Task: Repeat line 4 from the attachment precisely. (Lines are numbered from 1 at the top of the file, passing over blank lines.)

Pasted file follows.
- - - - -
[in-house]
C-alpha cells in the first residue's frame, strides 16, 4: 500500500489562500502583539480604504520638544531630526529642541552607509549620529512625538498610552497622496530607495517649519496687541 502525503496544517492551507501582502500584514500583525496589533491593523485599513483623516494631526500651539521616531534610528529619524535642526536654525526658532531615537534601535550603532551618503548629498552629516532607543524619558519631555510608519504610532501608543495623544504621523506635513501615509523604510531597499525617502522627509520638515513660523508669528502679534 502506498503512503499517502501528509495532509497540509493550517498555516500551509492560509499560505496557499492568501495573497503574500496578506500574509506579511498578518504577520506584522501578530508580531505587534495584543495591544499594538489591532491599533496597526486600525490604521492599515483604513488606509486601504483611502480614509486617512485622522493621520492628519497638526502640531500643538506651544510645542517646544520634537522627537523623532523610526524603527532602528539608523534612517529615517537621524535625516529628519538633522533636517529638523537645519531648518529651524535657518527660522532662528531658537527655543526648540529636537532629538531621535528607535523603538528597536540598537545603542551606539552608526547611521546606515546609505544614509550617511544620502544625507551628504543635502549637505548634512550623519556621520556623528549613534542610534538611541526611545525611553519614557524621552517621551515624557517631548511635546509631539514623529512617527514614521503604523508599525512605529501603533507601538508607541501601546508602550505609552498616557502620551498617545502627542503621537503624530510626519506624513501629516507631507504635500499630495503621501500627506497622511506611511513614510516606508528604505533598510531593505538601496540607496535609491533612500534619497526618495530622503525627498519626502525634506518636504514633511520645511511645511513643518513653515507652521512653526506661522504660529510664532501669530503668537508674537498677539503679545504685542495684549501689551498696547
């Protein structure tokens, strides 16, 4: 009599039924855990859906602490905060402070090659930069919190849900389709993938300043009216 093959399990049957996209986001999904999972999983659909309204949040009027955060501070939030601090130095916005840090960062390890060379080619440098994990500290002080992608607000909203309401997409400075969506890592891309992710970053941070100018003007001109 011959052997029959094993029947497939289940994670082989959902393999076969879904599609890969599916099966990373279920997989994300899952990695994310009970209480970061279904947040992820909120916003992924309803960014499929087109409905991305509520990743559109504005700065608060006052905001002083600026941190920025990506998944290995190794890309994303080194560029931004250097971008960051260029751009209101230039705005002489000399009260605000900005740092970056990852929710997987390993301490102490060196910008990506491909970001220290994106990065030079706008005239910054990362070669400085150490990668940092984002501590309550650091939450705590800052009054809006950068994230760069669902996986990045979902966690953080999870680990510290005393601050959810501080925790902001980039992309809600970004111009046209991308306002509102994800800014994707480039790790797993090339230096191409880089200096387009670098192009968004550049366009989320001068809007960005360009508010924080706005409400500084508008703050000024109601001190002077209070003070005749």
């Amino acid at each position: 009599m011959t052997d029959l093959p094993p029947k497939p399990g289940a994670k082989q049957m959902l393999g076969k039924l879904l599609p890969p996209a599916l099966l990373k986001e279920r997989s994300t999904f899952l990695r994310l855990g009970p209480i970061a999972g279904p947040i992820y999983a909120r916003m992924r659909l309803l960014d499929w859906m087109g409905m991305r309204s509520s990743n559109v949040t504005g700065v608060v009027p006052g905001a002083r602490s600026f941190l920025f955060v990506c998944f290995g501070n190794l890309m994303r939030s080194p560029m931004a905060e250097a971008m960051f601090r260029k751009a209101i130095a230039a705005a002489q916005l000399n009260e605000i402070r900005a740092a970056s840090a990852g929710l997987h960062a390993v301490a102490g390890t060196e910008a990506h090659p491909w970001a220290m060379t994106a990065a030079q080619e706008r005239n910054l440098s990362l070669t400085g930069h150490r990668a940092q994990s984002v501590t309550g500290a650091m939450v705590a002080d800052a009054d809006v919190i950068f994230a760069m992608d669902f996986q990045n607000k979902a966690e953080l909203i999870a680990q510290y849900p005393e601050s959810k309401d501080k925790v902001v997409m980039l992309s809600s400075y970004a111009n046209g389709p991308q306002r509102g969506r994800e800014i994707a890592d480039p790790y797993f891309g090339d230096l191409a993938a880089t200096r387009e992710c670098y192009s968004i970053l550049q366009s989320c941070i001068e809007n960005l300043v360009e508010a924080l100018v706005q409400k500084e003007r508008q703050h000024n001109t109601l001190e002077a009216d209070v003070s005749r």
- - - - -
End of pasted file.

């Amino acid at each position: 009599m011959t052997d029959l093959p094993p029947k497939p399990g289940a994670k082989q049957m959902l393999g076969k039924l879904l599609p890969p996209a599916l099966l990373k986001e279920r997989s994300t999904f899952l990695r994310l855990g009970p209480i970061a999972g279904p947040i992820y999983a909120r916003m992924r659909l309803l960014d499929w859906m087109g409905m991305r309204s509520s990743n559109v949040t504005g700065v608060v009027p006052g905001a002083r602490s600026f941190l920025f955060v990506c998944f290995g501070n190794l890309m994303r939030s080194p560029m931004a905060e250097a971008m960051f601090r260029k751009a209101i130095a230039a705005a002489q916005l000399n009260e605000i402070r900005a740092a970056s840090a990852g929710l997987h960062a390993v301490a102490g390890t060196e910008a990506h090659p491909w970001a220290m060379t994106a990065a030079q080619e706008r005239n910054l440098s990362l070669t400085g930069h150490r990668a940092q994990s984002v501590t309550g500290a650091m939450v705590a002080d800052a009054d809006v919190i950068f994230a760069m992608d669902f996986q990045n607000k979902a966690e953080l909203i999870a680990q510290y849900p005393e601050s959810k309401d501080k925790v902001v997409m980039l992309s809600s400075y970004a111009n046209g389709p991308q306002r509102g969506r994800e800014i994707a890592d480039p790790y797993f891309g090339d230096l191409a993938a880089t200096r387009e992710c670098y192009s968004i970053l550049q366009s989320c941070i001068e809007n960005l300043v360009e508010a924080l100018v706005q409400k500084e003007r508008q703050h000024n001109t109601l001190e002077a009216d209070v003070s005749r």